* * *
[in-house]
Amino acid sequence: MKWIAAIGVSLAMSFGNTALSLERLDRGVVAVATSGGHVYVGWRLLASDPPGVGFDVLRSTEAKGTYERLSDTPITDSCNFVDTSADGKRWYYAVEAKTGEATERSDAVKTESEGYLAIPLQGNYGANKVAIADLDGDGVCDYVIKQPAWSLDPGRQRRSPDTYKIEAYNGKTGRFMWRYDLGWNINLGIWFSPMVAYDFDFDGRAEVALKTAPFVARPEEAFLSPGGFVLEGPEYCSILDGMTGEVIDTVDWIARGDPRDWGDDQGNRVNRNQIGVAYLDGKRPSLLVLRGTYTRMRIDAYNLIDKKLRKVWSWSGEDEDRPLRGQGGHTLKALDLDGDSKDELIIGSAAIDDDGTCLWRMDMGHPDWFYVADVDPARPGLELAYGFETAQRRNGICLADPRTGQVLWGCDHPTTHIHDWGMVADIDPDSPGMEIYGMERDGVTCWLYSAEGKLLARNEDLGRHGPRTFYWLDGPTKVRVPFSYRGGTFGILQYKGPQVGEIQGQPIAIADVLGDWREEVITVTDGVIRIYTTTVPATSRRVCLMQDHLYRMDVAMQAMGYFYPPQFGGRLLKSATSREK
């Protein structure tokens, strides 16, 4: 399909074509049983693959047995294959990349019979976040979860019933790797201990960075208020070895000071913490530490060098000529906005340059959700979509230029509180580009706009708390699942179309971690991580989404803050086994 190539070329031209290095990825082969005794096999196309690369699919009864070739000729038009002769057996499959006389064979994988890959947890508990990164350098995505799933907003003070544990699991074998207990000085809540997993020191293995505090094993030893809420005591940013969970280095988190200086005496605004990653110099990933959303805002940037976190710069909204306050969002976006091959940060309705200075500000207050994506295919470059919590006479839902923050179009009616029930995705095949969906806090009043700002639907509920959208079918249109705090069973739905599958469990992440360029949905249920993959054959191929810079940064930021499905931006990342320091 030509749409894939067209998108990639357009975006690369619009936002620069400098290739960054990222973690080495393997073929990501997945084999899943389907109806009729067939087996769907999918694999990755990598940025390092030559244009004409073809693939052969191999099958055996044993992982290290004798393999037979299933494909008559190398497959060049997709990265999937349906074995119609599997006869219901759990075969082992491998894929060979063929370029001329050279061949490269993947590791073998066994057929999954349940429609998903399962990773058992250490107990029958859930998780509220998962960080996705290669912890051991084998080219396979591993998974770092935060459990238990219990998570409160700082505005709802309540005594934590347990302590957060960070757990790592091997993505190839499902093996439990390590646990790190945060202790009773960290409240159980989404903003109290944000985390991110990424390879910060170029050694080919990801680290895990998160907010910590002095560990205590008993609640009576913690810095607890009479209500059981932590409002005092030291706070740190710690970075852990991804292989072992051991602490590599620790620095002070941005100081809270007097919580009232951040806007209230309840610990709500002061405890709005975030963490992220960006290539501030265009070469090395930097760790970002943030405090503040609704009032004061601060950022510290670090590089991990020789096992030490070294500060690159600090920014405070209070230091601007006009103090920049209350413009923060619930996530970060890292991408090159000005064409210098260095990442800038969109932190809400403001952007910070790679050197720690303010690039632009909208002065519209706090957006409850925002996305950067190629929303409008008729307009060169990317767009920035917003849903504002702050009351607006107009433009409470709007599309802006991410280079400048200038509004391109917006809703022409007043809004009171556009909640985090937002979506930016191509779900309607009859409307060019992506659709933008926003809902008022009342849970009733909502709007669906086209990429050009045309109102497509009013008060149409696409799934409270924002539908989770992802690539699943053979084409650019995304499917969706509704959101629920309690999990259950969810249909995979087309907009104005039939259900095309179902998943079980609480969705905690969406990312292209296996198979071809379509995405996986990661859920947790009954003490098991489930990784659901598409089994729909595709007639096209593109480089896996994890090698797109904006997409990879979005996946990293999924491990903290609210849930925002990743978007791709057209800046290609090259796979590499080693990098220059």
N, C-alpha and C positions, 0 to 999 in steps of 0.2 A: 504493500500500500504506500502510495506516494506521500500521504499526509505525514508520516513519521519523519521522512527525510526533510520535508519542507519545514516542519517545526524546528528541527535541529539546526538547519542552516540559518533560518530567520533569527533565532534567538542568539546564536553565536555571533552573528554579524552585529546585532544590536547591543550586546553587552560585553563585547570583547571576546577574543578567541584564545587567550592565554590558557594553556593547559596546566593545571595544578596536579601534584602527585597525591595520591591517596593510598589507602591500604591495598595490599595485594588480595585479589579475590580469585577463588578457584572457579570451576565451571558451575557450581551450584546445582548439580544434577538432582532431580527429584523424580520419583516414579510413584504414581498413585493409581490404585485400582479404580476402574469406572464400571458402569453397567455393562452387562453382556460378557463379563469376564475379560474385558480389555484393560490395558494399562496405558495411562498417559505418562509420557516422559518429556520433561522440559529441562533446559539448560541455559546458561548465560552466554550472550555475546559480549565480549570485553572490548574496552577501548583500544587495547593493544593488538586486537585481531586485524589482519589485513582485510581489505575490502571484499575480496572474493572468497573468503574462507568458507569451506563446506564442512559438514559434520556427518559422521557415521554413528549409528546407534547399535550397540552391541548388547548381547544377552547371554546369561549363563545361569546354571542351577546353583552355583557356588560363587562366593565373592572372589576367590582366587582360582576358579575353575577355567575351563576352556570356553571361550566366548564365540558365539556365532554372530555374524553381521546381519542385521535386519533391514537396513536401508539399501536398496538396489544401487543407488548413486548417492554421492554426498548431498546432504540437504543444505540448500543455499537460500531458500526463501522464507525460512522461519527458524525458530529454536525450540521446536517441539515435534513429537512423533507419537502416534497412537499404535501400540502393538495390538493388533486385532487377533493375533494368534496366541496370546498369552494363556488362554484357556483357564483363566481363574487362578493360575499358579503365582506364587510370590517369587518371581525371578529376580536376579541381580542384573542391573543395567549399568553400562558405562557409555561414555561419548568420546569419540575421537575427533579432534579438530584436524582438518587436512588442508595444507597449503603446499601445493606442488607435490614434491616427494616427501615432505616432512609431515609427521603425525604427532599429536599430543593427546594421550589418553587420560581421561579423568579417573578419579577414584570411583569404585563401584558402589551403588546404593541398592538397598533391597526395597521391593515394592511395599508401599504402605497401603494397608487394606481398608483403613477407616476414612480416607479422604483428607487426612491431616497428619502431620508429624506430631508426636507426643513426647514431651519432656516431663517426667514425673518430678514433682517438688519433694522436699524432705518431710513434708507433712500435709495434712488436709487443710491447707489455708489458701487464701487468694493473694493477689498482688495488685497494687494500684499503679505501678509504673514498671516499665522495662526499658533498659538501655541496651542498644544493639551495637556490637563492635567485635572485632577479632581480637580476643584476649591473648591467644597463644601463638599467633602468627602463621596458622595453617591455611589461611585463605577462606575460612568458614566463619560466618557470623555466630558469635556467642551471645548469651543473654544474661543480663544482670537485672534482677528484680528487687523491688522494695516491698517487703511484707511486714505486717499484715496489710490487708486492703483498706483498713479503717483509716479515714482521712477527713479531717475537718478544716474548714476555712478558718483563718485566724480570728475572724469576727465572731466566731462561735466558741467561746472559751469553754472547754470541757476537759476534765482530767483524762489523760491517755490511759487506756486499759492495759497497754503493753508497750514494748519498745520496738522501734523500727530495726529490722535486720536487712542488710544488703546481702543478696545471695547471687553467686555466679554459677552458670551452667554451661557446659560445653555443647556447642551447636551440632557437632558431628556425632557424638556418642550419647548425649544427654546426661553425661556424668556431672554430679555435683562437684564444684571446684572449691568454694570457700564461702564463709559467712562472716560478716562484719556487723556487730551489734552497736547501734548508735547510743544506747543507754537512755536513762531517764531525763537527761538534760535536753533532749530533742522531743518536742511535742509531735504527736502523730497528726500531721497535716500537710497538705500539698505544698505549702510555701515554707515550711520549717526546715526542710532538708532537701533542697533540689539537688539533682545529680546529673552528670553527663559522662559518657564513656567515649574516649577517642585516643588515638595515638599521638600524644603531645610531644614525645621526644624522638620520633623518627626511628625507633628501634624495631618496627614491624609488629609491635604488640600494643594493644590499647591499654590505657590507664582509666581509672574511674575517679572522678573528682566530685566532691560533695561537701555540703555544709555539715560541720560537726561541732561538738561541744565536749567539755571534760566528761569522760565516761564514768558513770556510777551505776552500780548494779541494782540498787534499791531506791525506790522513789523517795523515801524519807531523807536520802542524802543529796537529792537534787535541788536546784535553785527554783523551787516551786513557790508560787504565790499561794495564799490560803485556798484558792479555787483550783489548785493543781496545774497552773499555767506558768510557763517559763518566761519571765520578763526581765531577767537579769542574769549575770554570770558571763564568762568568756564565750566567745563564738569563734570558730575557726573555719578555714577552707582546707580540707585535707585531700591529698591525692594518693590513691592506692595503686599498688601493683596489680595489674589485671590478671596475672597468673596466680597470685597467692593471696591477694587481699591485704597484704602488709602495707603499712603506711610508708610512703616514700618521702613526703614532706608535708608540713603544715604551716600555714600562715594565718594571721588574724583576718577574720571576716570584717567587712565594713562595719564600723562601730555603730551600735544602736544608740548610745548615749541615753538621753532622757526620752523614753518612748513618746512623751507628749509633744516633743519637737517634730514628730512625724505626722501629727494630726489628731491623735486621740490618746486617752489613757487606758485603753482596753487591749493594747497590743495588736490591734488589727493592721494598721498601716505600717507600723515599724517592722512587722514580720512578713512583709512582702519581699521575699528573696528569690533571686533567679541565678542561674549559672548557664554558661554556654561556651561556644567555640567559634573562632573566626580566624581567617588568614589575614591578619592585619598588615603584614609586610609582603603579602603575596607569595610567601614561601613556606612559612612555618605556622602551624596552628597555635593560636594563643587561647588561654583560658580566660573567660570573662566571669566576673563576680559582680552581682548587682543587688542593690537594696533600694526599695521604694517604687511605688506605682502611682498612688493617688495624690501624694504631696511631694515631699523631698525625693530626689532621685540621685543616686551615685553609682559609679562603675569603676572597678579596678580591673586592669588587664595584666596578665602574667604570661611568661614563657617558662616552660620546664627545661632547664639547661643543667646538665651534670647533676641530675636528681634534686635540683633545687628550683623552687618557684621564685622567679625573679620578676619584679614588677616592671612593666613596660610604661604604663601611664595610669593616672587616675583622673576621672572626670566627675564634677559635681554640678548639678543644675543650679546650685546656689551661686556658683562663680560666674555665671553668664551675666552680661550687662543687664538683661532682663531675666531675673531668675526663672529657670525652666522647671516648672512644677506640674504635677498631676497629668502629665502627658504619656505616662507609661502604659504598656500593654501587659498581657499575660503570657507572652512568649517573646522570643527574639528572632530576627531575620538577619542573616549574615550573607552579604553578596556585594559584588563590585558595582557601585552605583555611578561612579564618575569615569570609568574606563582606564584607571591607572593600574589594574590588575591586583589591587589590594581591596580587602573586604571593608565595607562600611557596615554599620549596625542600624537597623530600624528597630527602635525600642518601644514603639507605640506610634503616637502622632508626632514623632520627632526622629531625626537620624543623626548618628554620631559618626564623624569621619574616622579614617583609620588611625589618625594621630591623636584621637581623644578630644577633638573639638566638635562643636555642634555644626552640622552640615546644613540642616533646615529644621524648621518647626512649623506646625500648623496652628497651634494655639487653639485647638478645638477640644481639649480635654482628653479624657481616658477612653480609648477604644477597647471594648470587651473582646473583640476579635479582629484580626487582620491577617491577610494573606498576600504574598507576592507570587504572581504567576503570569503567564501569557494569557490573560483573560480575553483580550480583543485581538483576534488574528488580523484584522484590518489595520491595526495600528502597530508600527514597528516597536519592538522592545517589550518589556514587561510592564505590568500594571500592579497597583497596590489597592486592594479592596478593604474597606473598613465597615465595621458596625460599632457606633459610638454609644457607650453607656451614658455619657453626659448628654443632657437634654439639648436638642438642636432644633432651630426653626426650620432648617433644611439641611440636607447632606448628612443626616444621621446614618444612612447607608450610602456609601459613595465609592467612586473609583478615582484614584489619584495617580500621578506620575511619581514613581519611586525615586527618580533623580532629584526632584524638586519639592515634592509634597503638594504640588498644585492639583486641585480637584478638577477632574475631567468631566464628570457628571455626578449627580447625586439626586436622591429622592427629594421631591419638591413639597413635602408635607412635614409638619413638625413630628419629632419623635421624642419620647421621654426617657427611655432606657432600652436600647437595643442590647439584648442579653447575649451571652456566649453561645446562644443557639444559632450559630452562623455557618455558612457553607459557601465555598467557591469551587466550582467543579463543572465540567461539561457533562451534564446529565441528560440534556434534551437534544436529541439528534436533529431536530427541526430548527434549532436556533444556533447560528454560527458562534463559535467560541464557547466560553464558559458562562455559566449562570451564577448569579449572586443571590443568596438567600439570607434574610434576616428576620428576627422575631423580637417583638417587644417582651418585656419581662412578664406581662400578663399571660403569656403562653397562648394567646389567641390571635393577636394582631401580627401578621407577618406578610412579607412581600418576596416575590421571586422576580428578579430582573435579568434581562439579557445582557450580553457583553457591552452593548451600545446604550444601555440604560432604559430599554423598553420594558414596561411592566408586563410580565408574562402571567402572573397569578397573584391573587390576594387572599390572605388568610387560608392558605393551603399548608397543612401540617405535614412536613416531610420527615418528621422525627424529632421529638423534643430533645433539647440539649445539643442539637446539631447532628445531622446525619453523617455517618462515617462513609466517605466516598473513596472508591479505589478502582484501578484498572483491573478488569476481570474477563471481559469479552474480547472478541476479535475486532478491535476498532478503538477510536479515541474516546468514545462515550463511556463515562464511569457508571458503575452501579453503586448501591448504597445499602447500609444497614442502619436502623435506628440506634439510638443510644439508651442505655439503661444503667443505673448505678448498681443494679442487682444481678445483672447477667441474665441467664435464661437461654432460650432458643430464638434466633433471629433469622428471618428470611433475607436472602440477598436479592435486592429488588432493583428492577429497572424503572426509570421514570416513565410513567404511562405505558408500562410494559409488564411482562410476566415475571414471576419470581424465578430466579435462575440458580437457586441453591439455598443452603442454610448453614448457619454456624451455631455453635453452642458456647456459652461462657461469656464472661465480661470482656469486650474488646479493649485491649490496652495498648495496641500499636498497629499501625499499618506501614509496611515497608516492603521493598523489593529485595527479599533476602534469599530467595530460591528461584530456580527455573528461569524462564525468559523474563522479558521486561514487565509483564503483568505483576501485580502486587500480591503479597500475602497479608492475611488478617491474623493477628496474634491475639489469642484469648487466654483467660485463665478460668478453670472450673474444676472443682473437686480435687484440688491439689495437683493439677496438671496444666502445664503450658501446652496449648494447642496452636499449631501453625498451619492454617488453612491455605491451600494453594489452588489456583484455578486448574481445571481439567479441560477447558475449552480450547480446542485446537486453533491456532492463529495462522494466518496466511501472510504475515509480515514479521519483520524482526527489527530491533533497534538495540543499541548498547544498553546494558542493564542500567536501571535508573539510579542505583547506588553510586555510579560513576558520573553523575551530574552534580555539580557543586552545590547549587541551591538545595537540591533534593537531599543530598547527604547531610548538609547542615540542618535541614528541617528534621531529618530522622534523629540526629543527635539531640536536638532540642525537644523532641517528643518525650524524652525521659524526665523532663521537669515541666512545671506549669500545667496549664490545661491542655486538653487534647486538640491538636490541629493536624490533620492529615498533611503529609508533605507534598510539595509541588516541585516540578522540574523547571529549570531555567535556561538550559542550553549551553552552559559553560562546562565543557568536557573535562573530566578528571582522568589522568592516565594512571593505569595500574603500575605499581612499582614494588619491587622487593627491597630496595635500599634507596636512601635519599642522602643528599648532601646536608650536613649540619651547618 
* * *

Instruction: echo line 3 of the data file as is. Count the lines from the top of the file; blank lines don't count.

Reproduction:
């Protein structure tokens, strides 16, 4: 399909074509049983693959047995294959990349019979976040979860019933790797201990960075208020070895000071913490530490060098000529906005340059959700979509230029509180580009706009708390699942179309971690991580989404803050086994 190539070329031209290095990825082969005794096999196309690369699919009864070739000729038009002769057996499959006389064979994988890959947890508990990164350098995505799933907003003070544990699991074998207990000085809540997993020191293995505090094993030893809420005591940013969970280095988190200086005496605004990653110099990933959303805002940037976190710069909204306050969002976006091959940060309705200075500000207050994506295919470059919590006479839902923050179009009616029930995705095949969906806090009043700002639907509920959208079918249109705090069973739905599958469990992440360029949905249920993959054959191929810079940064930021499905931006990342320091 030509749409894939067209998108990639357009975006690369619009936002620069400098290739960054990222973690080495393997073929990501997945084999899943389907109806009729067939087996769907999918694999990755990598940025390092030559244009004409073809693939052969191999099958055996044993992982290290004798393999037979299933494909008559190398497959060049997709990265999937349906074995119609599997006869219901759990075969082992491998894929060979063929370029001329050279061949490269993947590791073998066994057929999954349940429609998903399962990773058992250490107990029958859930998780509220998962960080996705290669912890051991084998080219396979591993998974770092935060459990238990219990998570409160700082505005709802309540005594934590347990302590957060960070757990790592091997993505190839499902093996439990390590646990790190945060202790009773960290409240159980989404903003109290944000985390991110990424390879910060170029050694080919990801680290895990998160907010910590002095560990205590008993609640009576913690810095607890009479209500059981932590409002005092030291706070740190710690970075852990991804292989072992051991602490590599620790620095002070941005100081809270007097919580009232951040806007209230309840610990709500002061405890709005975030963490992220960006290539501030265009070469090395930097760790970002943030405090503040609704009032004061601060950022510290670090590089991990020789096992030490070294500060690159600090920014405070209070230091601007006009103090920049209350413009923060619930996530970060890292991408090159000005064409210098260095990442800038969109932190809400403001952007910070790679050197720690303010690039632009909208002065519209706090957006409850925002996305950067190629929303409008008729307009060169990317767009920035917003849903504002702050009351607006107009433009409470709007599309802006991410280079400048200038509004391109917006809703022409007043809004009171556009909640985090937002979506930016191509779900309607009859409307060019992506659709933008926003809902008022009342849970009733909502709007669906086209990429050009045309109102497509009013008060149409696409799934409270924002539908989770992802690539699943053979084409650019995304499917969706509704959101629920309690999990259950969810249909995979087309907009104005039939259900095309179902998943079980609480969705905690969406990312292209296996198979071809379509995405996986990661859920947790009954003490098991489930990784659901598409089994729909595709007639096209593109480089896996994890090698797109904006997409990879979005996946990293999924491990903290609210849930925002990743978007791709057209800046290609090259796979590499080693990098220059």